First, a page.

PokerStars has backed out of three Asian markets, including China, according to an email sent to affected players.
Flutter Entertainment, PokerStars’ parent company, hasn’t made an official announcement on the move. However, the company recently stated that it’s reviewing group activities in grey markets.
In addition to leaving China, PokerStars has also ceased operations in Macau and Taiwan.
PokerStars Waves Goodbye
Evidence of the move appeared online this week. A screenshot posted on Monday states that PokerStars exited China, Macau, and Taiwan on Sept. 1.
The email correspondence also contained instructions on how affected players can withdraw their money.
“Please be informed that as of 1st of September we’ll be exiting China, Taiwan, and Macau. Please be advised of all available withdrawal methods: CFT, WebMoney, EcoPayz, MuchBetter, Skrill, and Neteller,” reads the email.
Other players have since confirmed they’ve received similar emails. Players have also reported a lack of Chinese opponents on PokerStars in recent days.
Neither PokerStars nor Flutter Entertainment has provided an official statement about the site’s status in the aforementioned countries. However, a statement in the company’s recent H1 report hinted that changes may be afoot.
“There were a small number of The Stars Group jurisdictions that Flutter had previously determined it would not operate in and in such cases, we have now switched these markets off,” the report states.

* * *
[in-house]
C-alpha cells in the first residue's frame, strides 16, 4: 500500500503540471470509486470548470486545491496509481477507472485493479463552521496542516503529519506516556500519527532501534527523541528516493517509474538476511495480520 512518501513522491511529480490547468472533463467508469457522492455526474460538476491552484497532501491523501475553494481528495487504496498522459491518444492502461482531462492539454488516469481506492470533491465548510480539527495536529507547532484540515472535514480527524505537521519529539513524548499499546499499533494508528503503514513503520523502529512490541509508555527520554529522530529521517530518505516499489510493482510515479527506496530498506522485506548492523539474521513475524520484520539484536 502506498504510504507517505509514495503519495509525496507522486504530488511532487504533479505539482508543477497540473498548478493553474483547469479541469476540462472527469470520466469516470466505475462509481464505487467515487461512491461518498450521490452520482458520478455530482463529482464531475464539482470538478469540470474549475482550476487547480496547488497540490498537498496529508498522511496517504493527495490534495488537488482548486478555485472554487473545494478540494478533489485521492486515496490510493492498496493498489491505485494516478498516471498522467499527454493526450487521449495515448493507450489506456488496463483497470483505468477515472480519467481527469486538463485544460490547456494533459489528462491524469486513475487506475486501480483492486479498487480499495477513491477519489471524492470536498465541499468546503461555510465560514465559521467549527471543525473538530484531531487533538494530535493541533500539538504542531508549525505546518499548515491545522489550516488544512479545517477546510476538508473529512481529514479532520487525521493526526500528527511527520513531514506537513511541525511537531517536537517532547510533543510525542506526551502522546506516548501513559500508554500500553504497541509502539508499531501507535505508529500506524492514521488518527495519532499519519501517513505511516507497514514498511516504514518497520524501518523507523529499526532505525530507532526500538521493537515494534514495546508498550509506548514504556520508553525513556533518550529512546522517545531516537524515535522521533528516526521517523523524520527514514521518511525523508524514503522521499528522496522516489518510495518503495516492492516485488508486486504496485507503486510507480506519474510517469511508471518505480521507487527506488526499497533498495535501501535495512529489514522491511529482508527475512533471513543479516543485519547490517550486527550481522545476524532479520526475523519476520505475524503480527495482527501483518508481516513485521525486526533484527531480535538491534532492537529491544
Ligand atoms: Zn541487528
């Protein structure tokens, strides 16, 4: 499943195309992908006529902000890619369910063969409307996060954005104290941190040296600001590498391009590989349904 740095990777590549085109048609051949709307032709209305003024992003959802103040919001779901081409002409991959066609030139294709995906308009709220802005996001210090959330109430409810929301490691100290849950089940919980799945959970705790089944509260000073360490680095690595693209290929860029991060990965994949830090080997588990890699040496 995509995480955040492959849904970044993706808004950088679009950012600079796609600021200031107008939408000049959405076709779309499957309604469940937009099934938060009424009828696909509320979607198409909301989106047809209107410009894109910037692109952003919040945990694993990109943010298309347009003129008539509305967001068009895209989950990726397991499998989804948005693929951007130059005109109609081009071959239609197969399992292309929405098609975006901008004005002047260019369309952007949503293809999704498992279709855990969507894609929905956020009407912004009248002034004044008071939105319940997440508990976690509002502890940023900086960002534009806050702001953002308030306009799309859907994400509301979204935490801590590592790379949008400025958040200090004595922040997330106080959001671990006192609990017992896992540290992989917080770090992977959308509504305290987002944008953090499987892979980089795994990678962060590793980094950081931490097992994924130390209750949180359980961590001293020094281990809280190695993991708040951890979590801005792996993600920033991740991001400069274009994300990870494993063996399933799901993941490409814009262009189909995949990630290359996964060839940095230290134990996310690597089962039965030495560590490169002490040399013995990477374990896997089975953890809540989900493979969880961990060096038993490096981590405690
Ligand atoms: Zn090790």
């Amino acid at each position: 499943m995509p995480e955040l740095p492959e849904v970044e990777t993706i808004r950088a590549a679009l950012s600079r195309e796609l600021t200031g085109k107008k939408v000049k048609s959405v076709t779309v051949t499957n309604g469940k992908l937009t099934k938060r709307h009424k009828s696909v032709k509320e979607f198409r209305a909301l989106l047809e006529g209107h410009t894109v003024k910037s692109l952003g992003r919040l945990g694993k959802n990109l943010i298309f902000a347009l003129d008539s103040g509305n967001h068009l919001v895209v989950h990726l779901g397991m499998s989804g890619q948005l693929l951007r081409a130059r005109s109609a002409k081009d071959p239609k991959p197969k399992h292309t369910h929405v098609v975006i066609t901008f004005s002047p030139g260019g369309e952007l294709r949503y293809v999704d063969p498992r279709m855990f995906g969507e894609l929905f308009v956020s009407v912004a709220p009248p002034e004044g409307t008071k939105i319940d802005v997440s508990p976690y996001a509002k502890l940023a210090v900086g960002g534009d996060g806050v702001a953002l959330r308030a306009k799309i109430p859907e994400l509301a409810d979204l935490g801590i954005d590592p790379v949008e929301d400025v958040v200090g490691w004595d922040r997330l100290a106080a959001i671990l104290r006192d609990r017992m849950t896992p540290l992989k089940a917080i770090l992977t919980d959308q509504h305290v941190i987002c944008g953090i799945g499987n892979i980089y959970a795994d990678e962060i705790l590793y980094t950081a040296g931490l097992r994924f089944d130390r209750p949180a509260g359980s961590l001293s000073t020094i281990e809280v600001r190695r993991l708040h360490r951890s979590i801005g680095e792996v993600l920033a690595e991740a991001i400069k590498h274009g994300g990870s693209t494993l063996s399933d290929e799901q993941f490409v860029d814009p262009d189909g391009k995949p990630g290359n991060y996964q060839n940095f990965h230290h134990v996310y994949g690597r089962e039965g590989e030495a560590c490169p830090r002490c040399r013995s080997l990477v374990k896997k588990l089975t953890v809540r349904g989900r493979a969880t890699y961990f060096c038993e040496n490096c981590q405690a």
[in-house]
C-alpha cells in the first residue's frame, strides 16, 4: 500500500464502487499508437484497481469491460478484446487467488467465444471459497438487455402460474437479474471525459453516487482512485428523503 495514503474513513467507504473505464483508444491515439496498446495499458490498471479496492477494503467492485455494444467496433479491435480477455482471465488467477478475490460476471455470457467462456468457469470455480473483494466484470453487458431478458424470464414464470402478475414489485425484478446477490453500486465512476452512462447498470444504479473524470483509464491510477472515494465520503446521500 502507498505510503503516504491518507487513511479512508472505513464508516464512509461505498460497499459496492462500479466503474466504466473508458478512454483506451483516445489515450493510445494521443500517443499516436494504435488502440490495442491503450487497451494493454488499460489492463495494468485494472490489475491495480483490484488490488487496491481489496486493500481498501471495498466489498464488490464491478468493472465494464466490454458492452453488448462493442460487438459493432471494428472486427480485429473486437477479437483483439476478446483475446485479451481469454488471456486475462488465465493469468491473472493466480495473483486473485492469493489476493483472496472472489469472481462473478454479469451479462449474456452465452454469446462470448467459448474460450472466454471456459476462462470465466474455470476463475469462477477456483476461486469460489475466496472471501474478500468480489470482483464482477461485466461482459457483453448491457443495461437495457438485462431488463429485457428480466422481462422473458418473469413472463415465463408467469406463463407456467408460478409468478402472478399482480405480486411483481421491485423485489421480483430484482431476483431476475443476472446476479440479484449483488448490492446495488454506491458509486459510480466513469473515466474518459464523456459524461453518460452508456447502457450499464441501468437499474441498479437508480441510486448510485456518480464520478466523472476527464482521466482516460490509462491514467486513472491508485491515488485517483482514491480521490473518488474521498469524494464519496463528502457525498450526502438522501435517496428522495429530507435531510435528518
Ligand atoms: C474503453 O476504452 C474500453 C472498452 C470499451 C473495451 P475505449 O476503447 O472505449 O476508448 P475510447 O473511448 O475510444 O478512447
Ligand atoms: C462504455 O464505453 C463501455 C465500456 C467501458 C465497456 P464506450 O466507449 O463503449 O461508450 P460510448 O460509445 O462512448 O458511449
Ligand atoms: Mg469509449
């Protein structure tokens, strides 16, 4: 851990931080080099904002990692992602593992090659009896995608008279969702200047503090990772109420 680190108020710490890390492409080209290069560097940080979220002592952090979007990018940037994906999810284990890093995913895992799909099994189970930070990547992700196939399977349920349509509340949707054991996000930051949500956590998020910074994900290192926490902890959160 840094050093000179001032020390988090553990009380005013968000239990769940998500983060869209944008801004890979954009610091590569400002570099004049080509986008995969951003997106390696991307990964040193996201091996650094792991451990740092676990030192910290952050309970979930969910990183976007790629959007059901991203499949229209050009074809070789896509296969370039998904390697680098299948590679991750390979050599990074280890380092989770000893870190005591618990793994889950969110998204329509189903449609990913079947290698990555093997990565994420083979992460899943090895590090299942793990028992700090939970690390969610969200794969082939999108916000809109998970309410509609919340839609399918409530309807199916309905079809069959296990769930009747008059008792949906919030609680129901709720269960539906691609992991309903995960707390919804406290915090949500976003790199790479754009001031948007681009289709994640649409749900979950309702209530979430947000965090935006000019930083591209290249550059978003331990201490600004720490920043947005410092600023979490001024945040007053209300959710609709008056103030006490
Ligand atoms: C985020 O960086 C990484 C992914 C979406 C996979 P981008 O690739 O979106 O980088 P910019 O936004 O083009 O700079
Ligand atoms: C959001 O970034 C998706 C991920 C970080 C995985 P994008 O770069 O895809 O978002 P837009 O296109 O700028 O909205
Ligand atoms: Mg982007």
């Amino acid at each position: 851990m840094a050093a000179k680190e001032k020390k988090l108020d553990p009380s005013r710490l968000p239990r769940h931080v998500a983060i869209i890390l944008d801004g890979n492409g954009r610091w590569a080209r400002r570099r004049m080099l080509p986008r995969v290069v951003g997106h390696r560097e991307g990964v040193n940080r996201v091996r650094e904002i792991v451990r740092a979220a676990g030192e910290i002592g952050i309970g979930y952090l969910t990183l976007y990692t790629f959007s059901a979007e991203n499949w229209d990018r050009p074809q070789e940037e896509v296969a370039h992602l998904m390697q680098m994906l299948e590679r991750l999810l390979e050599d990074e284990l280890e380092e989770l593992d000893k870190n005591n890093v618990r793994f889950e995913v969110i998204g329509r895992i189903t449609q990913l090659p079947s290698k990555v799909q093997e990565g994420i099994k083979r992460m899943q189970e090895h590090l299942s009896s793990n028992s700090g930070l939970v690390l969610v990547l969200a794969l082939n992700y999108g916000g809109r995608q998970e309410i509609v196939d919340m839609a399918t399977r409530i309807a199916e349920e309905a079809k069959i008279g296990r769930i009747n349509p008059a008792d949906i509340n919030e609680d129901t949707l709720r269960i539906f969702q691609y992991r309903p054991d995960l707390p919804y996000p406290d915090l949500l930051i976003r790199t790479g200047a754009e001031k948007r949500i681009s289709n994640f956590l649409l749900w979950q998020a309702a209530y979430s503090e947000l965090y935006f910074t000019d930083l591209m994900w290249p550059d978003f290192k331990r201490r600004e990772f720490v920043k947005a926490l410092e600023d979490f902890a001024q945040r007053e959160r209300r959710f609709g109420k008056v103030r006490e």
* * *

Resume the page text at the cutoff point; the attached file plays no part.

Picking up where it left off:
A spokesperson for Flutter has since added that the recent merger prompted a complete review of all business interests and their impact on the group as a whole.
“We have been reviewing the compliance standards and market exposures of the combined group. We have identified areas where improvements need to be made,” the spokesperson said in a press comment.
Although the statement stops short of naming China, Macau, and Taiwan, it supports the evidence posted by players. It also ties in with the unclear legal status of online poker in China.
Exiting Grey Markets for Flutter’s Sake
Gambling is largely illegal in China, except for a few select areas. As such, there are no laws governing online poker. However, operators have been able to serve residents by virtue of being offshore entities. In industry-specific terms, China is a grey market.
Poker sites exiting countries without a formal regulatory framework is par for the course. Partypoker left a number of grey markets, including Japan, Australia, and Italy (where it subsequently obtained a license), after it was acquired by GVC Holdings.
PokerStars is following the same pattern. The merger with Flutter Entertainment made the largest online gaming company in the world. With plans to increase its presence in fledging markets, such as the US, any regulatory irregularities could impede its progress.
By exiting three Asian markets, PokerStars has the potential to grow in other regions without regulators taking umbrage to its activities in grey markets. The move may also allow GGPoker to further its own position.
The GGNetwork launched in 2014, but it’s already become the third-largest in the world. Much of its early success came from its base in Asia. It’s since moved into other regions under the wing of its flagship site, GGPoker.
However, it remains a presence in its native Asia and, throughout the WSOP Online Championship, a number of Chinese players picked up bracelets. With PokerStars out of the picture, GGPoker and, therefore, the GGNetwork, could see a spike in activity.